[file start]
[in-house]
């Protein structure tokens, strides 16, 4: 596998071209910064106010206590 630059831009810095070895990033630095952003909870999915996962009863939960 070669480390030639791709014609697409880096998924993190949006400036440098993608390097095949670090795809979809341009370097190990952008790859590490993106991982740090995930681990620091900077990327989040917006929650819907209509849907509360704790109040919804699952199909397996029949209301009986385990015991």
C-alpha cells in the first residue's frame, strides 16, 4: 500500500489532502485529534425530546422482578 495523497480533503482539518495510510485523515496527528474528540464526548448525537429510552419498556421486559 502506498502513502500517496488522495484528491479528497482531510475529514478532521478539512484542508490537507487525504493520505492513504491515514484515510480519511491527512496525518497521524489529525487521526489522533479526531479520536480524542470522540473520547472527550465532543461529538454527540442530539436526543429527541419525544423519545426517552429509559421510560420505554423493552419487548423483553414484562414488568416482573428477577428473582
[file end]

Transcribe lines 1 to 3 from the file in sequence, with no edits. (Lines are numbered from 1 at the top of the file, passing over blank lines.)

[in-house]
């Protein structure tokens, strides 16, 4: 596998071209910064106010206590 630059831009810095070895990033630095952003909870999915996962009863939960 070669480390030639791709014609697409880096998924993190949006400036440098993608390097095949670090795809979809341009370097190990952008790859590490993106991982740090995930681990620091900077990327989040917006929650819907209509849907509360704790109040919804699952199909397996029949209301009986385990015991």
C-alpha cells in the first residue's frame, strides 16, 4: 500500500489532502485529534425530546422482578 495523497480533503482539518495510510485523515496527528474528540464526548448525537429510552419498556421486559 502506498502513502500517496488522495484528491479528497482531510475529514478532521478539512484542508490537507487525504493520505492513504491515514484515510480519511491527512496525518497521524489529525487521526489522533479526531479520536480524542470522540473520547472527550465532543461529538454527540442530539436526543429527541419525544423519545426517552429509559421510560420505554423493552419487548423483553414484562414488568416482573428477577428473582